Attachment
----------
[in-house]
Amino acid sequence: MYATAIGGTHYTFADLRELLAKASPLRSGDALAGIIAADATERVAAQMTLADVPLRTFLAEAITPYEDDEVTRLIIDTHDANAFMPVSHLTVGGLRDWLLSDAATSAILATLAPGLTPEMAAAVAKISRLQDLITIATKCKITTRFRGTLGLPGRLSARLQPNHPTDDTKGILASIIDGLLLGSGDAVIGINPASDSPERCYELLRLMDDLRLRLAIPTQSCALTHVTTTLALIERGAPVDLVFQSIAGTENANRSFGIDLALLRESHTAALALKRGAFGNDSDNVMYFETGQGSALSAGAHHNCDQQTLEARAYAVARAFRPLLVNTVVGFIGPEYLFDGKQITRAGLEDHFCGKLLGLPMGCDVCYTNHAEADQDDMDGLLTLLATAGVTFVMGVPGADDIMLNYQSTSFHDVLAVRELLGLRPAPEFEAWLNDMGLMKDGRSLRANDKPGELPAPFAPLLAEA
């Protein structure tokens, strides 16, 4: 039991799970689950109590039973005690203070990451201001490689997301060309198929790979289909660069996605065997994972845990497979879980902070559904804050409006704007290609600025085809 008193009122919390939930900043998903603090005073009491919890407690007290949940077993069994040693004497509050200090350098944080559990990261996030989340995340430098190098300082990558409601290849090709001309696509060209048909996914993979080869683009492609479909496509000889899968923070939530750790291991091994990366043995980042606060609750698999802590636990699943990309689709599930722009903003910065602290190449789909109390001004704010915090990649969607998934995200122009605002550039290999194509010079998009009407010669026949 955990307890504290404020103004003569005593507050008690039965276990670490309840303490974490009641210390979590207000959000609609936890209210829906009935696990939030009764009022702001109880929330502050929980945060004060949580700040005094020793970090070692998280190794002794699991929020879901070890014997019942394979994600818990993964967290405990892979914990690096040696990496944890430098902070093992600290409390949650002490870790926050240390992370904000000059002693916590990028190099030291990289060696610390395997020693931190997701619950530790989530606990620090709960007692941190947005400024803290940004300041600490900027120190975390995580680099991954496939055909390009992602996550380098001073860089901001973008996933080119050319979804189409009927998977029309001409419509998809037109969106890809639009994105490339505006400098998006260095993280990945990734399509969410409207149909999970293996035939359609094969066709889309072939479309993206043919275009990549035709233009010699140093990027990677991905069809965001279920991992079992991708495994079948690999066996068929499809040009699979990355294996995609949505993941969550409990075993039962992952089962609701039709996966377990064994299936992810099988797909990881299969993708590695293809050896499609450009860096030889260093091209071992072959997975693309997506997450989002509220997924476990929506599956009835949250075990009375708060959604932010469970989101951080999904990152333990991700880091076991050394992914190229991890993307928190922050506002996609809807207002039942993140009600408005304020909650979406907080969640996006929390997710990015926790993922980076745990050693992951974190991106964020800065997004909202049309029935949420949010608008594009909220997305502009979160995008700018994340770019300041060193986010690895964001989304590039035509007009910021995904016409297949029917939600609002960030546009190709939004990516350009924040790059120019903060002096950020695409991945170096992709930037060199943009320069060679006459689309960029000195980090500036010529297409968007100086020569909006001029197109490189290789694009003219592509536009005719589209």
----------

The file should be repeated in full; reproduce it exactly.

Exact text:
[in-house]
Amino acid sequence: MYATAIGGTHYTFADLRELLAKASPLRSGDALAGIIAADATERVAAQMTLADVPLRTFLAEAITPYEDDEVTRLIIDTHDANAFMPVSHLTVGGLRDWLLSDAATSAILATLAPGLTPEMAAAVAKISRLQDLITIATKCKITTRFRGTLGLPGRLSARLQPNHPTDDTKGILASIIDGLLLGSGDAVIGINPASDSPERCYELLRLMDDLRLRLAIPTQSCALTHVTTTLALIERGAPVDLVFQSIAGTENANRSFGIDLALLRESHTAALALKRGAFGNDSDNVMYFETGQGSALSAGAHHNCDQQTLEARAYAVARAFRPLLVNTVVGFIGPEYLFDGKQITRAGLEDHFCGKLLGLPMGCDVCYTNHAEADQDDMDGLLTLLATAGVTFVMGVPGADDIMLNYQSTSFHDVLAVRELLGLRPAPEFEAWLNDMGLMKDGRSLRANDKPGELPAPFAPLLAEA
């Protein structure tokens, strides 16, 4: 039991799970689950109590039973005690203070990451201001490689997301060309198929790979289909660069996605065997994972845990497979879980902070559904804050409006704007290609600025085809 008193009122919390939930900043998903603090005073009491919890407690007290949940077993069994040693004497509050200090350098944080559990990261996030989340995340430098190098300082990558409601290849090709001309696509060209048909996914993979080869683009492609479909496509000889899968923070939530750790291991091994990366043995980042606060609750698999802590636990699943990309689709599930722009903003910065602290190449789909109390001004704010915090990649969607998934995200122009605002550039290999194509010079998009009407010669026949 955990307890504290404020103004003569005593507050008690039965276990670490309840303490974490009641210390979590207000959000609609936890209210829906009935696990939030009764009022702001109880929330502050929980945060004060949580700040005094020793970090070692998280190794002794699991929020879901070890014997019942394979994600818990993964967290405990892979914990690096040696990496944890430098902070093992600290409390949650002490870790926050240390992370904000000059002693916590990028190099030291990289060696610390395997020693931190997701619950530790989530606990620090709960007692941190947005400024803290940004300041600490900027120190975390995580680099991954496939055909390009992602996550380098001073860089901001973008996933080119050319979804189409009927998977029309001409419509998809037109969106890809639009994105490339505006400098998006260095993280990945990734399509969410409207149909999970293996035939359609094969066709889309072939479309993206043919275009990549035709233009010699140093990027990677991905069809965001279920991992079992991708495994079948690999066996068929499809040009699979990355294996995609949505993941969550409990075993039962992952089962609701039709996966377990064994299936992810099988797909990881299969993708590695293809050896499609450009860096030889260093091209071992072959997975693309997506997450989002509220997924476990929506599956009835949250075990009375708060959604932010469970989101951080999904990152333990991700880091076991050394992914190229991890993307928190922050506002996609809807207002039942993140009600408005304020909650979406907080969640996006929390997710990015926790993922980076745990050693992951974190991106964020800065997004909202049309029935949420949010608008594009909220997305502009979160995008700018994340770019300041060193986010690895964001989304590039035509007009910021995904016409297949029917939600609002960030546009190709939004990516350009924040790059120019903060002096950020695409991945170096992709930037060199943009320069060679006459689309960029000195980090500036010529297409968007100086020569909006001029197109490189290789694009003219592509536009005719589209």